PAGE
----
Thursday, April 03, 2014

Now is the time to catch woodland wildflower show in Illinois

Now is the time to catch woodland wildflower show in Illinois

Listen to the commentary
Real Audio | MP3 download

The beauty of a single Virginia bluebell would be enough to draw me out to Allerton Park this month. But I am all the more compelled to go when I think of bluebells in context of the extended wildflower show that takes place each spring in the woodlands of Illinois.

It begins with a prelude in February, when skunk cabbage takes the stage. An unconventional beauty, perhaps best appreciated by botanists and the carrion flies that pollinate it, skunk cabbage generates its own heat, enabling it to grow right through the frosty soil of late winter.

The show gains momentum in March, as two prettier flowers make their entrance: Snow trillium, named for the fact it sometimes appears through the snow, and sharp-lobed hepatica, whose other name, liverleaf, calls attention to the deep reddish brown color taken on by its leaves as they persist through the winter. [Upper photo, sharp-lobed hepatica; lower, bloodroot. Both taken by author at U of I Allerton Park near Monticello.]

Over the course of April, another ten or more players fill the scene. Among them are bloodroot, whose inch-and-a-half wide white flowers bloom only for a day; Dutchman’s breeches, whose flowers resemble, well, you know; and spring beauty, a flower that makes up for being tiny by being numerous, and tolerating a wide range of growing conditions.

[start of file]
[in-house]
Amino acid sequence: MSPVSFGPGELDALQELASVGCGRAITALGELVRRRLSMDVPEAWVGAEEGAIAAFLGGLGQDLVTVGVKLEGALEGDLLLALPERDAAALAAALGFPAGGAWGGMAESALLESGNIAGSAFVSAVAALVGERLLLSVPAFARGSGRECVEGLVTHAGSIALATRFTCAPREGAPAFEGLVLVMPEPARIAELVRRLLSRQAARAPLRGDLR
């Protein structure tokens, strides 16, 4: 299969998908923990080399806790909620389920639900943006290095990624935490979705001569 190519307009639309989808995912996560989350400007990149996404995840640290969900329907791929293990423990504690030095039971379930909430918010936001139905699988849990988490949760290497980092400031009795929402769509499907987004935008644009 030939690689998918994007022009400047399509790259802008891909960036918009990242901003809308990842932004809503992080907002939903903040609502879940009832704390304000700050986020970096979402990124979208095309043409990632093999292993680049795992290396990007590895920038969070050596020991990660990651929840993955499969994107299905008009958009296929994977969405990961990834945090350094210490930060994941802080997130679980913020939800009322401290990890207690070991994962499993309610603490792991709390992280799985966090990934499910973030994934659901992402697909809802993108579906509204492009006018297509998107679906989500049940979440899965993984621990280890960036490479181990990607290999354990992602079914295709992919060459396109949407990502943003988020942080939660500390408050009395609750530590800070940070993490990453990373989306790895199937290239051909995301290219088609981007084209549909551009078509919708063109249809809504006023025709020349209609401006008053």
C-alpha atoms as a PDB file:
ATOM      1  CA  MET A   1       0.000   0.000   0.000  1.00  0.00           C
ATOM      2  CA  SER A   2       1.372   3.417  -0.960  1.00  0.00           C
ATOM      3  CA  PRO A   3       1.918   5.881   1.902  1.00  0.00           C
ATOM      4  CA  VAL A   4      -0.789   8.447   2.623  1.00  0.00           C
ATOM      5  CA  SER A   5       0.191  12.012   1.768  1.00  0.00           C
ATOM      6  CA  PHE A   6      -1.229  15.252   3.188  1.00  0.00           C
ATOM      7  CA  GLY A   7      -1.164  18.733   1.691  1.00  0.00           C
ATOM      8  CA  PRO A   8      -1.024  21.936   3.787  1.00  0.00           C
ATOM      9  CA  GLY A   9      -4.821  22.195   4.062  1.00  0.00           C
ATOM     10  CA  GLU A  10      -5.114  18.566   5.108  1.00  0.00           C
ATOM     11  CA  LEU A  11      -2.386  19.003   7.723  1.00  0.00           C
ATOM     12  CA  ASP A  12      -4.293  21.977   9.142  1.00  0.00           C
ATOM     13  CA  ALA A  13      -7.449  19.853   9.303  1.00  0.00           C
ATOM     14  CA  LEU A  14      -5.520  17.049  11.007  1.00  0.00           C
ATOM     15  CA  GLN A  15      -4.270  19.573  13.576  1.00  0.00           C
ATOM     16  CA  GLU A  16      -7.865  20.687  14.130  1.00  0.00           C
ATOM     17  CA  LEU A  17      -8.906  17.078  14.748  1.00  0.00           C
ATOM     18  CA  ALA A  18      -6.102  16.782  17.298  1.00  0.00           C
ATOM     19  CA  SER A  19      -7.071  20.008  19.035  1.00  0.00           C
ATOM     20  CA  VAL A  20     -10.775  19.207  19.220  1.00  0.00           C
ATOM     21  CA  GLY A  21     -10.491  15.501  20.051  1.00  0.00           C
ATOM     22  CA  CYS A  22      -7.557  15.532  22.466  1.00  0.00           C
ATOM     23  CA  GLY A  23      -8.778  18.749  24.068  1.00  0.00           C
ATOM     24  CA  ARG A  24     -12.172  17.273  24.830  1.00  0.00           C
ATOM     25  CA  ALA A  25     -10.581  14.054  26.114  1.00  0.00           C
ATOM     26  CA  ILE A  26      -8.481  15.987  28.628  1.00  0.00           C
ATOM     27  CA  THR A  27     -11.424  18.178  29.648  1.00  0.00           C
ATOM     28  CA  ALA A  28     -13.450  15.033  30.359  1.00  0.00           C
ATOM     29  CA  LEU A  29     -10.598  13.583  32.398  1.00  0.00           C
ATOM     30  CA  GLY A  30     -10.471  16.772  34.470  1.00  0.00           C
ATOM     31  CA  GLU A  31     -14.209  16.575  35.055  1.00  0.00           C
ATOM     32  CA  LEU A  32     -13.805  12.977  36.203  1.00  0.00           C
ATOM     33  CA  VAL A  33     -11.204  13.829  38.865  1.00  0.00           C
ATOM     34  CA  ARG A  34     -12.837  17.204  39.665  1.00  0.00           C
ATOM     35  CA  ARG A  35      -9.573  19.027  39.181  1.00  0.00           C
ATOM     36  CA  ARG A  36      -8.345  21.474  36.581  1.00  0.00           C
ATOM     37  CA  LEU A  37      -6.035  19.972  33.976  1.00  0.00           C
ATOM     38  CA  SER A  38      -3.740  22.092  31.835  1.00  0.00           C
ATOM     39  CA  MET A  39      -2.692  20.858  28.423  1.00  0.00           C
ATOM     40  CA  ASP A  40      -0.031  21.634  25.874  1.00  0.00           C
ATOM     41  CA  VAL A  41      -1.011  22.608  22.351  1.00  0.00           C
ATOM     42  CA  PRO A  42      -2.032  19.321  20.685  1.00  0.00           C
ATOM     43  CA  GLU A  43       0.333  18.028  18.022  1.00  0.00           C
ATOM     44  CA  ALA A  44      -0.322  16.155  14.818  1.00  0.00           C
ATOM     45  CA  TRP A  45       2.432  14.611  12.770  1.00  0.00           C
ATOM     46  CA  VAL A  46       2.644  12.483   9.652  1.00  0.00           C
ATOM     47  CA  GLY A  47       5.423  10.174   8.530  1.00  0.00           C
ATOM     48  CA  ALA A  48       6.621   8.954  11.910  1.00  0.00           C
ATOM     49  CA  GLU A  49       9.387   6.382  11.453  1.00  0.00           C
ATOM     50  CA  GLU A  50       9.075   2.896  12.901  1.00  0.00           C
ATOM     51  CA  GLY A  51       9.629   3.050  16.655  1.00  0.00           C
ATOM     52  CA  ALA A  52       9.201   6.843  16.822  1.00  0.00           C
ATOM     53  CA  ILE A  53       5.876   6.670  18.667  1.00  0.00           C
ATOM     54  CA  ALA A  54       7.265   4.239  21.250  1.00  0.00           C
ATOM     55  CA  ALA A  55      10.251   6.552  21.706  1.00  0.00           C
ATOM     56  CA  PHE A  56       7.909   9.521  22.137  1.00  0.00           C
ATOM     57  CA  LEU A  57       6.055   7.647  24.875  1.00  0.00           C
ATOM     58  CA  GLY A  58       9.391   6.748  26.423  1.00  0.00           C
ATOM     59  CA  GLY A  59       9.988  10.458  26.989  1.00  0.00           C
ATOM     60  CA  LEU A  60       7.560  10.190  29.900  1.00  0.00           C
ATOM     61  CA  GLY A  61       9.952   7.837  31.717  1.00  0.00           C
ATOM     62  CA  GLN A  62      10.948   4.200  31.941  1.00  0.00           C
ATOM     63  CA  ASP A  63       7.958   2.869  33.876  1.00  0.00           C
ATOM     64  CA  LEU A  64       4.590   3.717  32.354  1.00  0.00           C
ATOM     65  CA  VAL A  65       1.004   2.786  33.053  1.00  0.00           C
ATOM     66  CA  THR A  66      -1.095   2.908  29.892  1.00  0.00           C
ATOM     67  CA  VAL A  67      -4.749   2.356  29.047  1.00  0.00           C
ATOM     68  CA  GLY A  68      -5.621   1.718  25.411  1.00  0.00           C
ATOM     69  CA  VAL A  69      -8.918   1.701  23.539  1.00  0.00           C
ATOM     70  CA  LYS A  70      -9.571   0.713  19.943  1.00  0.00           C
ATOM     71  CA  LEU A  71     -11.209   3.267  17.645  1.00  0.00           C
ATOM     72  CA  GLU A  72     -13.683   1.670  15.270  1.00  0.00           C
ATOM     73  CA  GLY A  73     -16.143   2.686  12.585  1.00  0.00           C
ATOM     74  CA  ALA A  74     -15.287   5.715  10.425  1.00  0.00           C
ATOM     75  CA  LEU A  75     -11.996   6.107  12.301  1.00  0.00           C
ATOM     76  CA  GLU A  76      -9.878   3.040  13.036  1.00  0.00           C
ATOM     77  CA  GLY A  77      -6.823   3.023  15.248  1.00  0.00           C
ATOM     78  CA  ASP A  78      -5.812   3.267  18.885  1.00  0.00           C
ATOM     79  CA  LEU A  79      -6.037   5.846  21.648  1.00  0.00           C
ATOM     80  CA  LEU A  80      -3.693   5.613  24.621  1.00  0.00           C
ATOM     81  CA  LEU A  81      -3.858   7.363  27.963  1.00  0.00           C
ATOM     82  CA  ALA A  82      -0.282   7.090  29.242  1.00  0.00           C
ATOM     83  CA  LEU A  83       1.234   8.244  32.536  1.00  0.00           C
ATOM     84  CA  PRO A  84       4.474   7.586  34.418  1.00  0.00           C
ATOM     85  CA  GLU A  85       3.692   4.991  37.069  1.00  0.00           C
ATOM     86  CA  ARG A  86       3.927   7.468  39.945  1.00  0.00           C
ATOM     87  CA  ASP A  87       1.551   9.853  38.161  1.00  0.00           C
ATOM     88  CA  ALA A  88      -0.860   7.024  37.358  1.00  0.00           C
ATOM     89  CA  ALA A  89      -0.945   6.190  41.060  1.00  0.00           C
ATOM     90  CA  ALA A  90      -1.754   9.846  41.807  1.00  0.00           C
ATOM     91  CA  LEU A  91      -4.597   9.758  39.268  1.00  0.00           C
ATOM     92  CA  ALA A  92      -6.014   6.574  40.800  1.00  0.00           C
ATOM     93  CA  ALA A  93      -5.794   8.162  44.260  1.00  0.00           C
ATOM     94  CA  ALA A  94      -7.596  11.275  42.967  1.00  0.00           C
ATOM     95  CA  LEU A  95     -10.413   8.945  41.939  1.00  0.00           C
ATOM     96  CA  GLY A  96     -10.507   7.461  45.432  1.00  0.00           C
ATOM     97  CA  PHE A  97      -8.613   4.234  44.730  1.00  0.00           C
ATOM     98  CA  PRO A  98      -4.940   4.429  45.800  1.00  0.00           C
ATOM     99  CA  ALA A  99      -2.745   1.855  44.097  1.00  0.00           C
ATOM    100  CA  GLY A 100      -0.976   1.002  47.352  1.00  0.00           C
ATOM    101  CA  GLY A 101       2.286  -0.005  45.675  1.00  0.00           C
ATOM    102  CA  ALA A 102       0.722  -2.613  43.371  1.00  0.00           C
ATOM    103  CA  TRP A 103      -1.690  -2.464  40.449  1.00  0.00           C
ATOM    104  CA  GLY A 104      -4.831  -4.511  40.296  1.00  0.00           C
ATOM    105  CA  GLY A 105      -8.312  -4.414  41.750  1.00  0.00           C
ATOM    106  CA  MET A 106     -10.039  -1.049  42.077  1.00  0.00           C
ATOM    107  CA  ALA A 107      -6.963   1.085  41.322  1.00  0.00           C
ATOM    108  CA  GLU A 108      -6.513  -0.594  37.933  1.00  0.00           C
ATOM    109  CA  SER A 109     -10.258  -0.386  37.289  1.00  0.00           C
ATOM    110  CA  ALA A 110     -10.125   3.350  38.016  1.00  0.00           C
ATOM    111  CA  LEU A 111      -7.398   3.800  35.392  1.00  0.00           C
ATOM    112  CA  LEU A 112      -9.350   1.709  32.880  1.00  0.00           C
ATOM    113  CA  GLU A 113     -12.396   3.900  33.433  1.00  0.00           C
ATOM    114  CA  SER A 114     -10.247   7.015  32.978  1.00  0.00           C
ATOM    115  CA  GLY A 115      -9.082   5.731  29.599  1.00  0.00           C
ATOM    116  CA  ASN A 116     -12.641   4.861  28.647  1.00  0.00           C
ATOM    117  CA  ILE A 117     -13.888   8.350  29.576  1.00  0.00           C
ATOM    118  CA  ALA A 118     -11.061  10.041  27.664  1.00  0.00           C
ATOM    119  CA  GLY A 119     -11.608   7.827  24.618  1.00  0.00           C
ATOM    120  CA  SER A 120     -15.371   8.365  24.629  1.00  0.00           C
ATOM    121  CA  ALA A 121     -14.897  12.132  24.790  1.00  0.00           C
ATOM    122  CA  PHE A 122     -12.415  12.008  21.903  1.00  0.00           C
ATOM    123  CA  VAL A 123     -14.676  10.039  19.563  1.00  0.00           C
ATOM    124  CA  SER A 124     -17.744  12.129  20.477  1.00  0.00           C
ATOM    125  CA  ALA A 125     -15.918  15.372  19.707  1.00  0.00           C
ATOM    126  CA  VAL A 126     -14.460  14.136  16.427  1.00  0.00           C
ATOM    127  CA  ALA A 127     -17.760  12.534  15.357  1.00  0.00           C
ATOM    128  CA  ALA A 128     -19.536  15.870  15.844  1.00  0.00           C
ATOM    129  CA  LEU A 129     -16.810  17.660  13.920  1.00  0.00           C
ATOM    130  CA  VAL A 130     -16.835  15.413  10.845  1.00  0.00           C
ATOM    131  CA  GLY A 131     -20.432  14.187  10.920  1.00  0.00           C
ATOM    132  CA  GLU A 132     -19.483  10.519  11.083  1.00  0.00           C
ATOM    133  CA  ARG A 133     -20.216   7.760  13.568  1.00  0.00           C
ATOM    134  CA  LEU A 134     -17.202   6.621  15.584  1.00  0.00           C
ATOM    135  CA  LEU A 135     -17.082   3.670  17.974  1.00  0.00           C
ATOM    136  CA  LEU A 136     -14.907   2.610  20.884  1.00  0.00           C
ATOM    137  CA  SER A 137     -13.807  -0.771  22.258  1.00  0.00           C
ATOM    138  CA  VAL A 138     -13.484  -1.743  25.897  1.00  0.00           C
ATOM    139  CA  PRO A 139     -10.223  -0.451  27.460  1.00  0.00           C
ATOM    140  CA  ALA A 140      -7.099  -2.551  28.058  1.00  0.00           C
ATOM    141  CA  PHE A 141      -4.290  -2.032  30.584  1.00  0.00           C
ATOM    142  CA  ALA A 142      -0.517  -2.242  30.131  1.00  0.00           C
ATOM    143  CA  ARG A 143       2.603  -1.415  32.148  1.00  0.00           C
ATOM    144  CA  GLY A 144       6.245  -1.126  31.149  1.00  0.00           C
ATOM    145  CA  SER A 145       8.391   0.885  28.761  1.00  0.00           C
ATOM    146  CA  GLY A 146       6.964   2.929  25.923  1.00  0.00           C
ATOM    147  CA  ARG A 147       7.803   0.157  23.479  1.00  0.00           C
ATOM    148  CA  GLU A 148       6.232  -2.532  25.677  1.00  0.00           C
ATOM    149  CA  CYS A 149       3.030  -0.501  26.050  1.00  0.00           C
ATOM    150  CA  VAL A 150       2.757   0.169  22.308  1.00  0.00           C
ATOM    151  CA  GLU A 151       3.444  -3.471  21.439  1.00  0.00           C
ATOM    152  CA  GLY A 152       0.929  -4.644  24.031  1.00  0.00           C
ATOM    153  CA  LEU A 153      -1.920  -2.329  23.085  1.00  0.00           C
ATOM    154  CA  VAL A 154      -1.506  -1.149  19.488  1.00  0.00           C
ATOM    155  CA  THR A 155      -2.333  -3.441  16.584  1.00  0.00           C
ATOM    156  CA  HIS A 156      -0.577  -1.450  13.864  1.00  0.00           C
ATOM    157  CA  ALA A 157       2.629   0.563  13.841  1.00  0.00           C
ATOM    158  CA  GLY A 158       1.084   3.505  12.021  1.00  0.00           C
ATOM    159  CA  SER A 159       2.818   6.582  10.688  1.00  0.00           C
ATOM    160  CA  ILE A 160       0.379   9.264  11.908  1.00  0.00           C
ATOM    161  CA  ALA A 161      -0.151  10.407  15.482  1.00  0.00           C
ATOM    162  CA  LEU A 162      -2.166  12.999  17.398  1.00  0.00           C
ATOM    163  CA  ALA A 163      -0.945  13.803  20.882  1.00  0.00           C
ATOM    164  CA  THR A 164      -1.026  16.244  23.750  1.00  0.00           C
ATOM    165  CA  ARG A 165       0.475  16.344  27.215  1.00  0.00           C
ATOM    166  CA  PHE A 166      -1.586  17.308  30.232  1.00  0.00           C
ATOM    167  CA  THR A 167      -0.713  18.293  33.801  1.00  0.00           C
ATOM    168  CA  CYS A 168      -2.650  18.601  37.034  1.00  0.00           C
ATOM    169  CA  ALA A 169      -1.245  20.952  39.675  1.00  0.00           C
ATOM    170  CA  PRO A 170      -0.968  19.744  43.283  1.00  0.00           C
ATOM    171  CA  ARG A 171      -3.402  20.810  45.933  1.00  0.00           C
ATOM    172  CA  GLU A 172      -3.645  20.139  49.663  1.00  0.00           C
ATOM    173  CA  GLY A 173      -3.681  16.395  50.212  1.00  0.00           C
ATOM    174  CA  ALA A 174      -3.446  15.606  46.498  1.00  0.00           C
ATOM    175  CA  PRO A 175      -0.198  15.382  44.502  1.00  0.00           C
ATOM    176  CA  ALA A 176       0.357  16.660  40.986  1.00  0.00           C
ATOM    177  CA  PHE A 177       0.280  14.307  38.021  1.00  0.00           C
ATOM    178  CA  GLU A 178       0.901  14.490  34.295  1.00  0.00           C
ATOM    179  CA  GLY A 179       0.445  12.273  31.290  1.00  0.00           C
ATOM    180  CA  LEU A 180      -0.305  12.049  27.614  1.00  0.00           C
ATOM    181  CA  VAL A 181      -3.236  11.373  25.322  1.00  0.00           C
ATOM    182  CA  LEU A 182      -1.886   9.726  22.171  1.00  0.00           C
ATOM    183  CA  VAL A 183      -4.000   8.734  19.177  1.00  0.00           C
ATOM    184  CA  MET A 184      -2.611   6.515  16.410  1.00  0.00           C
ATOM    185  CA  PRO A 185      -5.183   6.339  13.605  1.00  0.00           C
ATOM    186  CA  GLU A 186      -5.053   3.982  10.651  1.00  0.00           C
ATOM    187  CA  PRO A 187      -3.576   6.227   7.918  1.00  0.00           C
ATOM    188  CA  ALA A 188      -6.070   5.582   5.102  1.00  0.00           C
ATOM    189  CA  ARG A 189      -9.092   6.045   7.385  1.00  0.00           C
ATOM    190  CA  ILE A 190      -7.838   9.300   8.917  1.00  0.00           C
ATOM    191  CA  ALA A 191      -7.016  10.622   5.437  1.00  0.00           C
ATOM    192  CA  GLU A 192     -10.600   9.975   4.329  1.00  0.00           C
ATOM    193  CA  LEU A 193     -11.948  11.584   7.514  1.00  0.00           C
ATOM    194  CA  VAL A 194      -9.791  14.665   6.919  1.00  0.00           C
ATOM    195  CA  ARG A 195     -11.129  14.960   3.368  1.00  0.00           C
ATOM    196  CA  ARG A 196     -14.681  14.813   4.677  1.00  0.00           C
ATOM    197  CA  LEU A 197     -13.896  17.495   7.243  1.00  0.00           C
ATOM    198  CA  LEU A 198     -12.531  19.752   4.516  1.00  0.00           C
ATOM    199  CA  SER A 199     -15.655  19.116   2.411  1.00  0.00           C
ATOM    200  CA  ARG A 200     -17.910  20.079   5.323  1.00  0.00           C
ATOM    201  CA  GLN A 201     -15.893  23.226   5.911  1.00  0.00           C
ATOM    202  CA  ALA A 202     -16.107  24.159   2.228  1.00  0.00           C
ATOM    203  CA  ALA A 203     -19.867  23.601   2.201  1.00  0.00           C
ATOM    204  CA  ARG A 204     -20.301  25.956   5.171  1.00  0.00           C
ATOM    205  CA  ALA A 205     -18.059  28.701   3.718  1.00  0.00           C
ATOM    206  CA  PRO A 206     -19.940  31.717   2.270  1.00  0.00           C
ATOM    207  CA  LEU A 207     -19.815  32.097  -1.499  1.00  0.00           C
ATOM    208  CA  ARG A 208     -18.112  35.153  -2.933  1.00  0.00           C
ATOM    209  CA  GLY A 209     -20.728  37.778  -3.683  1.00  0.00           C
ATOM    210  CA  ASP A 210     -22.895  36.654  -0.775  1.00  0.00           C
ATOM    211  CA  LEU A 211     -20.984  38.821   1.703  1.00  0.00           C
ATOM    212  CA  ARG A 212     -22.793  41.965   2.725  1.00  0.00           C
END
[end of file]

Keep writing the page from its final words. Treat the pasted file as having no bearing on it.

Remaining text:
The show reaches its climax in early May, at which time an observer might count more than a dozen species flowering at once. These include idiosyncratic stars who may be more widely recognized by name than appearance, Solomon’s seal, Jack-in-the-pulpit, and blue-eyed Mary among them. In May, the woodland flower show retains none of its earlier subtlety, and the hiker who didn’t think to look for skunk cabbage or who overlooked hepatica blooming cannot help but pause at the sight of a bottomland forest carpeted in Virginia bluebells.

The Illinois woodland wildflower show winds down in June, as the trees above leaf out completely to claim the sun’s energy for themselves, and most of the players quietly disappear from the stage once the work of producing seeds is done. Although they are out of sight, they persist underground as bulbs or other structures, awaiting their cues the following year.

For me, the beauty of woodland wildflowers exceeds that of flowers “improved” for gardens by human art precisely because it developed without regard for our tastes, and because it is out there free for people to enjoy wherever they have access to intact wooded areas.

Of course, how Illinois’ woodland flowers fare in the future depends largely on how well we treat our woodlands. Few woodland flowers can be restored to an area once they have been eliminated by intentive logging, grazing or other development, so it is crucial to protect habitats where they still thrive. It is equally important that people maintain the existing quality of woodlands by helping to keep in check the exotic invasive plants that might otherwise overrun them.

Where to look

In Piatt County, the trails at Allerton Park and Lodge Park offer excellent opportunities for finding woodland flowers, but residents of Champaign-Urbana need go no further than Busey Woods to get a taste of what’s out there. In Vermilion County, try the Forest Glen Preserve, or any of mature woodlands within the state and county natural areas along the Middle Fork of the Vermilion River.